The Trattoria (532 North Country Rd., St. James): Chef Steven Gallagher bought Kitchen A Trattoria, renamed it and improved on an already excellent Italian restaurant. The tiny, BYO, no-credit-cards space is all about the food. Gallagher's menu changes daily. Recommended: Ribollita, vegetable soup enriched with chicken; tomato-braised meatballs with polenta; smoky-sweet spaghetti all'Amatriciana; superrich bucatini alla carbonara; paccheri in a suckling pig ragù; five-layer lasagna Bolognese; loin of pork with rye gnocchi; beef brasato; a two-tier, vanilla-chocolate crème brûlée. (Pictured: brasato of beef with polenta.)


Moonstone (14 Northern Blvd., Great Neck): Just when
Photo Credit: Newsday / Erica Marcus

Moonstone (14 Northern Blvd., Great Neck): Just when you thought the end of Chinese cuisine here was imminent, Moonstone arrives. Sleek and contemporary, bright and handsome, it brings back flavors long missing between Flushing and Montauk. Recommended: Shanghai-style soup dumplings; chicken-and-Chinese chives dumplings; noodles in sesame-peanut sauce; hoisin-glazed bacon sliders; "kung fu" halibut in a Sichuan-style mala sauce; kung pao monkfish with chilies, leeks and peanuts; citrus-flavor crisp beef; eggplant in garlic sauce; and a memorable, one-course Beijing duck. (Pictured: sanpei chicken claypot with Chinese sausage and cloud ear mushrooms.)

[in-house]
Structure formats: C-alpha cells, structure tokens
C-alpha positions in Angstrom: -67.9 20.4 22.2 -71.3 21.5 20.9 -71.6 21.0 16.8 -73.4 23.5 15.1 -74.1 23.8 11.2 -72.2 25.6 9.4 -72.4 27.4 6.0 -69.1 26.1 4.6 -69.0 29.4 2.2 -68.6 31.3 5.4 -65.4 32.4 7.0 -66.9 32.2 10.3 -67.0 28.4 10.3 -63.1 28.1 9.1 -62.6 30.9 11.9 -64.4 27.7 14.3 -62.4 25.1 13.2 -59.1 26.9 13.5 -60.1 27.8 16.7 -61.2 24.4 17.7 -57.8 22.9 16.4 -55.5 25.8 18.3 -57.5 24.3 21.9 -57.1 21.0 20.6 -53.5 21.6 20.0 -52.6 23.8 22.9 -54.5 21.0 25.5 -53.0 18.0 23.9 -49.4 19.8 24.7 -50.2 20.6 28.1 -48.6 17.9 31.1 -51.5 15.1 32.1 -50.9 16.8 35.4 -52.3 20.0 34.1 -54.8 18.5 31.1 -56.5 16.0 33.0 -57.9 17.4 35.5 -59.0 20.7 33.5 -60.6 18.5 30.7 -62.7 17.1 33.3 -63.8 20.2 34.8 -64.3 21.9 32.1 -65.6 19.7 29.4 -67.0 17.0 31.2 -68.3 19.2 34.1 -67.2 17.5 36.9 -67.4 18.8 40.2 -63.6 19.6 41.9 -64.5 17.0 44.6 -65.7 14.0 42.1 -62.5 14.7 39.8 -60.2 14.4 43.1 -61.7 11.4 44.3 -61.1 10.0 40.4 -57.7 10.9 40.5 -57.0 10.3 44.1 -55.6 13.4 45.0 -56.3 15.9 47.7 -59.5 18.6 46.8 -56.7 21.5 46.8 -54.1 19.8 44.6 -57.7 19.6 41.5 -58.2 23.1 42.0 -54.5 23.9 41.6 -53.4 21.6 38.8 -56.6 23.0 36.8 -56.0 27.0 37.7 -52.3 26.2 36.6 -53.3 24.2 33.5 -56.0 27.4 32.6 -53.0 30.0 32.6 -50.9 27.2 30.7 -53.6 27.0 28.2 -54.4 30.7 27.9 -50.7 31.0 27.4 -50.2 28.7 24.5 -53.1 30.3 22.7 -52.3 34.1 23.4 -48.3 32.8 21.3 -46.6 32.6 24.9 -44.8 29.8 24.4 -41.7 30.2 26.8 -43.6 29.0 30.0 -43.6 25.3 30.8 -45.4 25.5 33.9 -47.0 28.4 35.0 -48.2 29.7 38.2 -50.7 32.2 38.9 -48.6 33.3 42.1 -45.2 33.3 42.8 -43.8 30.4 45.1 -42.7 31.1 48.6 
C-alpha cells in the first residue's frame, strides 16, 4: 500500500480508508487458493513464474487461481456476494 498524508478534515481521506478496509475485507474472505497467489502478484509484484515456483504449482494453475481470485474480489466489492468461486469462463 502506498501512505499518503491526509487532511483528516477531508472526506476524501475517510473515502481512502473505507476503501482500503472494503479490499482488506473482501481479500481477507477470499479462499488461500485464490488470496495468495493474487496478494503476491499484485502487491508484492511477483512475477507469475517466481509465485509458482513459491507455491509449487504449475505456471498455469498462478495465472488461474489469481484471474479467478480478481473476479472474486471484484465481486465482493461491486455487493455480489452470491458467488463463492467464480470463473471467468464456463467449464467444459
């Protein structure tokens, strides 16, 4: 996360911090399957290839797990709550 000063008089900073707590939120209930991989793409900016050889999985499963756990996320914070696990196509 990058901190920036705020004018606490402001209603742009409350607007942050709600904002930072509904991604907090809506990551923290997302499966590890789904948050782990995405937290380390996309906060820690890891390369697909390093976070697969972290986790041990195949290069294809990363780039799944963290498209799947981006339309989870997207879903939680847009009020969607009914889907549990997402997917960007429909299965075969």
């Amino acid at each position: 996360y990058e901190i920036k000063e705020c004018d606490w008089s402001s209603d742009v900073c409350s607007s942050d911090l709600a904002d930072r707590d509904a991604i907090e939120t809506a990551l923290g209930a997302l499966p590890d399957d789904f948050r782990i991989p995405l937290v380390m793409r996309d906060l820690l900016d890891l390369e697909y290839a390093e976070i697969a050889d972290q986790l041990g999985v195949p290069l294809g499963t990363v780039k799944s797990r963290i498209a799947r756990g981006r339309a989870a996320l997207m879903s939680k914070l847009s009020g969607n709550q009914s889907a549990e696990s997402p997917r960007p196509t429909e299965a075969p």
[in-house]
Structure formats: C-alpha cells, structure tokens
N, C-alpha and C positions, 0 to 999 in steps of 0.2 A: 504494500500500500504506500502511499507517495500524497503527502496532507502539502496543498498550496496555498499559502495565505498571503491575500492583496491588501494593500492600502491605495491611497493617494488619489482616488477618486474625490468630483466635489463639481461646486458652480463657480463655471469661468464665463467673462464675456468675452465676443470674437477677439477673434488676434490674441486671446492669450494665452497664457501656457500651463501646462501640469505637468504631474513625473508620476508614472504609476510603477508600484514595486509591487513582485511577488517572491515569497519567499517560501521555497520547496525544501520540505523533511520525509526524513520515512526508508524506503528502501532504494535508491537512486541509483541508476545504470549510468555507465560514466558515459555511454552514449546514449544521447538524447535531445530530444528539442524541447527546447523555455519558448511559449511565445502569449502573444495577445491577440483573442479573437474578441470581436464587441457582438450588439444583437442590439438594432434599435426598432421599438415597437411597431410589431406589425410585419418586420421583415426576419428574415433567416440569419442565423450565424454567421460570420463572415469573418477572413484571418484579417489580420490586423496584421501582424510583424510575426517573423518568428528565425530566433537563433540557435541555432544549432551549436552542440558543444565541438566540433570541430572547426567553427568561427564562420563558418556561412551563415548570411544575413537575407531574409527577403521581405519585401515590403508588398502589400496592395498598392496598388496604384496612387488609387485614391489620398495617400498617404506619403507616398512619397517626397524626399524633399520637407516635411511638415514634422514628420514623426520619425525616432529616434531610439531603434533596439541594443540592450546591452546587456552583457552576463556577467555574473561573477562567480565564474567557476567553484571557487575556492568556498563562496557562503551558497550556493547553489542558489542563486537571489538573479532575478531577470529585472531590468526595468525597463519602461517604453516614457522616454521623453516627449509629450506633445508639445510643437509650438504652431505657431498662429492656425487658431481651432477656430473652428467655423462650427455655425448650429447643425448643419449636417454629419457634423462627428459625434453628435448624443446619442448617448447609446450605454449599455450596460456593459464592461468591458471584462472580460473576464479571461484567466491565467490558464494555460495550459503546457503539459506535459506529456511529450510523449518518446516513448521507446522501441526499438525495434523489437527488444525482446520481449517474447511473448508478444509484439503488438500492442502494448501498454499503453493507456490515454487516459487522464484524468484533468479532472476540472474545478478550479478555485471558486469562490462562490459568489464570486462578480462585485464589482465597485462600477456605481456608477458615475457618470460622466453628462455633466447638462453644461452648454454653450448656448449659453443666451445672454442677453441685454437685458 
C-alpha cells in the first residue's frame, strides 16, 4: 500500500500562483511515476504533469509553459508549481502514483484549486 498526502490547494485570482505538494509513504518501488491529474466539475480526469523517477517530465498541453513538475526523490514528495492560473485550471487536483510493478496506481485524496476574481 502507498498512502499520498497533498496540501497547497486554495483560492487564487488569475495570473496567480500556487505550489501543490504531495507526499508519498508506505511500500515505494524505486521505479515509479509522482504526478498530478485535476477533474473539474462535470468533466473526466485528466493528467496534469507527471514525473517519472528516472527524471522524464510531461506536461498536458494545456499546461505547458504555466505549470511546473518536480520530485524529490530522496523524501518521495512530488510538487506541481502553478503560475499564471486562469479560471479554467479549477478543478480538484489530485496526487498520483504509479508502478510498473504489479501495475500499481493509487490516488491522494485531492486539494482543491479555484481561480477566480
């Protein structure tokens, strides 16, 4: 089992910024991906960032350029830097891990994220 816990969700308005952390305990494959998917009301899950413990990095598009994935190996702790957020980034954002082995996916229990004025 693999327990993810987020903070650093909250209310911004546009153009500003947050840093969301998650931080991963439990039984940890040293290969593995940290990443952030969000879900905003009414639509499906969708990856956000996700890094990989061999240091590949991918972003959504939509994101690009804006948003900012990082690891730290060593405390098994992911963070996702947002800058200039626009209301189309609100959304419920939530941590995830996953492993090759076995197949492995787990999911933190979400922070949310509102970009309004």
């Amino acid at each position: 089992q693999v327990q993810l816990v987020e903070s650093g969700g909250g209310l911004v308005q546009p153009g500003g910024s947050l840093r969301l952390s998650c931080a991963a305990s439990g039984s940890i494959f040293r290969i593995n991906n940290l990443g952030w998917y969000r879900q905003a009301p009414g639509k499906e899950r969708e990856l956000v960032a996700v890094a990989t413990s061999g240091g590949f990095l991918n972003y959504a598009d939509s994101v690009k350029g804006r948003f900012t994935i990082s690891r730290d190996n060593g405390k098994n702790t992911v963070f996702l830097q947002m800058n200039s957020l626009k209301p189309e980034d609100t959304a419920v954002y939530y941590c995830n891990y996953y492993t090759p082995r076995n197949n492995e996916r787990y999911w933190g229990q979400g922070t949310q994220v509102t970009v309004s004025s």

Caci North Fork

Caci North Fork (56125 Main Rd./Route 25, Southold):
Photo Credit: Randee Daddona

Caci North Fork (56125 Main Rd./Route 25, Southold): Finding Caci North Fork is like locating a truffle. Chef Marco Pellegrini and owners Anthony and Daniele Cacioppo have fashioned a dining destination, attuned to the seasons, spare in design and intricate in the kitchen. Recommended: Tagiolini with shavings of white truffle; potato gnocchi, either with Gorgonzola cheese, radicchio, walnuts and a balsamic-vinegar sauce (pictured), or all'Amatriciana; pappardelle Bolognese; lightly simmered, soupy seafood guazzetto; striped bass alla cacciatora; strip steak; wine-poached Bartlett pear.